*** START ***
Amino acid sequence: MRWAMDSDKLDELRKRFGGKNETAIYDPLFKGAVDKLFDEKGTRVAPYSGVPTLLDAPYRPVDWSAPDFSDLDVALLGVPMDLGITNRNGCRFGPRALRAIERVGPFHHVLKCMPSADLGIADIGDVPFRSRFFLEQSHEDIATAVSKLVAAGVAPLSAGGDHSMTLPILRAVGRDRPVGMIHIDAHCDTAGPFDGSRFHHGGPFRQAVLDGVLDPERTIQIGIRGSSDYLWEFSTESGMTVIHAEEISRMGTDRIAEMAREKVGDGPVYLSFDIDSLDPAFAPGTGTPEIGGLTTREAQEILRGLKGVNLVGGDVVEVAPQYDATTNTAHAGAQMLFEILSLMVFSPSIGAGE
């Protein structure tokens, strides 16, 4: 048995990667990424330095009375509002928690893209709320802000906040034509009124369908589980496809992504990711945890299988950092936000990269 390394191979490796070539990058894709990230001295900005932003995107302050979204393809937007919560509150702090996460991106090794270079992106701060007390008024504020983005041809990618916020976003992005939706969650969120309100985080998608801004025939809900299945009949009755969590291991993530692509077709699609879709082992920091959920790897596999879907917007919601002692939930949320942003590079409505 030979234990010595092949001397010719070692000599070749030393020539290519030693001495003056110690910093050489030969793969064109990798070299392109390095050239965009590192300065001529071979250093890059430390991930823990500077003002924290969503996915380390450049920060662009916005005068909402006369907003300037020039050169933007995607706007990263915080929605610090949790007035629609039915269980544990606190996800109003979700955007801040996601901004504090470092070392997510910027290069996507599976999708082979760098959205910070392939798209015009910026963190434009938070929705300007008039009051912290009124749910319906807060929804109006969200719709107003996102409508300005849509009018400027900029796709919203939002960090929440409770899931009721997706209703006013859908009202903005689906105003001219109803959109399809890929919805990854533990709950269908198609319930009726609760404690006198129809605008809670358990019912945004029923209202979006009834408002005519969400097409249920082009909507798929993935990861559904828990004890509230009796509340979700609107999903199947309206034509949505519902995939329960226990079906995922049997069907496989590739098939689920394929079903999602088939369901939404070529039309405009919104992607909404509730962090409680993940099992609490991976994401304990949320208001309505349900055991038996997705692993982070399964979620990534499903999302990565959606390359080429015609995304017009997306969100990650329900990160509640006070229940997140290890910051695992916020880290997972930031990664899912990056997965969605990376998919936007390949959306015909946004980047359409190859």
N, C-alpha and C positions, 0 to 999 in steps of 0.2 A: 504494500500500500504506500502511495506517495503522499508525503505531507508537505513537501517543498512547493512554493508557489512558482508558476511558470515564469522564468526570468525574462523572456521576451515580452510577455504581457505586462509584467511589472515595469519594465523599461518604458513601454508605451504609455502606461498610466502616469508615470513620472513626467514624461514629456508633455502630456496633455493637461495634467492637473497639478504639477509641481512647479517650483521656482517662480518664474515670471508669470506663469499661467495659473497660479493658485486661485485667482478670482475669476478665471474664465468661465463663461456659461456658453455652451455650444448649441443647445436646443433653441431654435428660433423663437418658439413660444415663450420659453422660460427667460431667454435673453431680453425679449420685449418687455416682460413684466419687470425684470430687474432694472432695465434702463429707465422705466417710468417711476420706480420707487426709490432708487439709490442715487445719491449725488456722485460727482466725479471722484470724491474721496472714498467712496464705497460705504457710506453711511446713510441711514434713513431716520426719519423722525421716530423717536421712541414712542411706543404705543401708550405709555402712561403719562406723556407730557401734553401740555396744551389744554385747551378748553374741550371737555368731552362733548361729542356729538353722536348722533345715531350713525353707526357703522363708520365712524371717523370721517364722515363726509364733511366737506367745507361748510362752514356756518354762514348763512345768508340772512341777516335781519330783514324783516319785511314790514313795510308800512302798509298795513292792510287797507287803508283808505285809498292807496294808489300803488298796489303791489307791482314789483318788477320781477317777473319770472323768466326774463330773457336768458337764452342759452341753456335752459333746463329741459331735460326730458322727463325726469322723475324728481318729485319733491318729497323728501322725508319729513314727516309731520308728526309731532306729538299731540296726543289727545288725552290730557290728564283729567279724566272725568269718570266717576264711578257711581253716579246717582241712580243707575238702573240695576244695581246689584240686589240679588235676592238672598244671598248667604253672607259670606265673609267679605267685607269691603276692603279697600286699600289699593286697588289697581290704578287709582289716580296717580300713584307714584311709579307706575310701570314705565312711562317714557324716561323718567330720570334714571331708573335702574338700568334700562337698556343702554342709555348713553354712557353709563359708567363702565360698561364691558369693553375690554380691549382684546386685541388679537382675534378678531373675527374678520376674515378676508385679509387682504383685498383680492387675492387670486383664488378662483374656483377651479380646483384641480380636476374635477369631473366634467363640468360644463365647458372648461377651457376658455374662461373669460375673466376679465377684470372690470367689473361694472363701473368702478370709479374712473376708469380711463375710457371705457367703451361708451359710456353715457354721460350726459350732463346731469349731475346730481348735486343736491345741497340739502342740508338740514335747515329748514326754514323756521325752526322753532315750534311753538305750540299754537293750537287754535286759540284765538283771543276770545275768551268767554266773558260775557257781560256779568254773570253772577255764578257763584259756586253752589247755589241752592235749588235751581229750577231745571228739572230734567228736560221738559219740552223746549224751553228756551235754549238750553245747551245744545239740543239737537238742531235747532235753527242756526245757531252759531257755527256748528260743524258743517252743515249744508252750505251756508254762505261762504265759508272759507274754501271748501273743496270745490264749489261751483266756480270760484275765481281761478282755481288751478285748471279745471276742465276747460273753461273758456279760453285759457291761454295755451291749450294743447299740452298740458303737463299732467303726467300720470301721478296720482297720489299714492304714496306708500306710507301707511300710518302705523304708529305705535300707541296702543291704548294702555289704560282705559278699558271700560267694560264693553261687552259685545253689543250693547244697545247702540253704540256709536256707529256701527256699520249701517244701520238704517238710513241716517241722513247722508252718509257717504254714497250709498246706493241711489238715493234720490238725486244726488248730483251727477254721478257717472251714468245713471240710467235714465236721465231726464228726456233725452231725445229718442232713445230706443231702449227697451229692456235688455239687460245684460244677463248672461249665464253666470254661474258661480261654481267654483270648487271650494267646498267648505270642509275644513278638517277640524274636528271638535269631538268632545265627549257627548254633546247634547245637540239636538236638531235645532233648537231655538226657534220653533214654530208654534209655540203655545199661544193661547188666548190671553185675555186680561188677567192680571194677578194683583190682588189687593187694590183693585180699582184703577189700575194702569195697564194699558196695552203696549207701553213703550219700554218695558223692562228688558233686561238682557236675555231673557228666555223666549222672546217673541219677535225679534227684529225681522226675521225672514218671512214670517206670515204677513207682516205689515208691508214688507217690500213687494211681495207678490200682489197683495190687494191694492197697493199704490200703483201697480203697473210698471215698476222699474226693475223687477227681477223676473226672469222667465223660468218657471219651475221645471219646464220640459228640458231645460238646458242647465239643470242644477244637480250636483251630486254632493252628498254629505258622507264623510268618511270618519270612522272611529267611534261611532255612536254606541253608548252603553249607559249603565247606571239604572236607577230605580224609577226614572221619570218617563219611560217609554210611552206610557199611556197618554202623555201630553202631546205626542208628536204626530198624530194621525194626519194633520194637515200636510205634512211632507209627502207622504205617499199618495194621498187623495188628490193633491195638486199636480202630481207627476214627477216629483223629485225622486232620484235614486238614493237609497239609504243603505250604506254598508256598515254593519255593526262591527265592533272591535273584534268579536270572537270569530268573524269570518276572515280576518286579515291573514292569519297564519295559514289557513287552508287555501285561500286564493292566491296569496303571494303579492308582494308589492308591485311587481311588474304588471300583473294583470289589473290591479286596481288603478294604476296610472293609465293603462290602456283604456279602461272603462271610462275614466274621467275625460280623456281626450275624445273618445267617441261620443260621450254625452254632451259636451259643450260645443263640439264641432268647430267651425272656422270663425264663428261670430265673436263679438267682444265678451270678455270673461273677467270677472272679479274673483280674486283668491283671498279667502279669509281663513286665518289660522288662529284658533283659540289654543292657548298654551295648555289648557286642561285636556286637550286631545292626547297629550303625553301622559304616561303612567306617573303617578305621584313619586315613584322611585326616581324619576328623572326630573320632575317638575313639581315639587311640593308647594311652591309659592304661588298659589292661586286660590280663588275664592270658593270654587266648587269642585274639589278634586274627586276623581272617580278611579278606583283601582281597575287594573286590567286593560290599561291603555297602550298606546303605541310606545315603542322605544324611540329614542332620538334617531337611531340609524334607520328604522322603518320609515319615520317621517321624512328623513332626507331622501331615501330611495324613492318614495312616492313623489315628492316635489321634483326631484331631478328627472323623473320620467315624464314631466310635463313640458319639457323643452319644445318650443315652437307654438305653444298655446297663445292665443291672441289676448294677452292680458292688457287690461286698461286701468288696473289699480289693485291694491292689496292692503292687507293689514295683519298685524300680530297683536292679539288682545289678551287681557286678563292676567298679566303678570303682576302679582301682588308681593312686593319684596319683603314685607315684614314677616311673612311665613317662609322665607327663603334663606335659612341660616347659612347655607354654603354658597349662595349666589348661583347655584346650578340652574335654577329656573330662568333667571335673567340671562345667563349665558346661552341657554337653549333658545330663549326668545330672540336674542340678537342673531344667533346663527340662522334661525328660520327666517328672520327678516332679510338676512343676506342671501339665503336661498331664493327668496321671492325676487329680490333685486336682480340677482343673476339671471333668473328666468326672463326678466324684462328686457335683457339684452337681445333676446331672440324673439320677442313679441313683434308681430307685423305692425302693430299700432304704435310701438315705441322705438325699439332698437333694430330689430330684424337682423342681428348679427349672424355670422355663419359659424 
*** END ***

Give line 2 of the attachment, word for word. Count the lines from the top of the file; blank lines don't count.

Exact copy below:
């Protein structure tokens, strides 16, 4: 048995990667990424330095009375509002928690893209709320802000906040034509009124369908589980496809992504990711945890299988950092936000990269 390394191979490796070539990058894709990230001295900005932003995107302050979204393809937007919560509150702090996460991106090794270079992106701060007390008024504020983005041809990618916020976003992005939706969650969120309100985080998608801004025939809900299945009949009755969590291991993530692509077709699609879709082992920091959920790897596999879907917007919601002692939930949320942003590079409505 030979234990010595092949001397010719070692000599070749030393020539290519030693001495003056110690910093050489030969793969064109990798070299392109390095050239965009590192300065001529071979250093890059430390991930823990500077003002924290969503996915380390450049920060662009916005005068909402006369907003300037020039050169933007995607706007990263915080929605610090949790007035629609039915269980544990606190996800109003979700955007801040996601901004504090470092070392997510910027290069996507599976999708082979760098959205910070392939798209015009910026963190434009938070929705300007008039009051912290009124749910319906807060929804109006969200719709107003996102409508300005849509009018400027900029796709919203939002960090929440409770899931009721997706209703006013859908009202903005689906105003001219109803959109399809890929919805990854533990709950269908198609319930009726609760404690006198129809605008809670358990019912945004029923209202979006009834408002005519969400097409249920082009909507798929993935990861559904828990004890509230009796509340979700609107999903199947309206034509949505519902995939329960226990079906995922049997069907496989590739098939689920394929079903999602088939369901939404070529039309405009919104992607909404509730962090409680993940099992609490991976994401304990949320208001309505349900055991038996997705692993982070399964979620990534499903999302990565959606390359080429015609995304017009997306969100990650329900990160509640006070229940997140290890910051695992916020880290997972930031990664899912990056997965969605990376998919936007390949959306015909946004980047359409190859």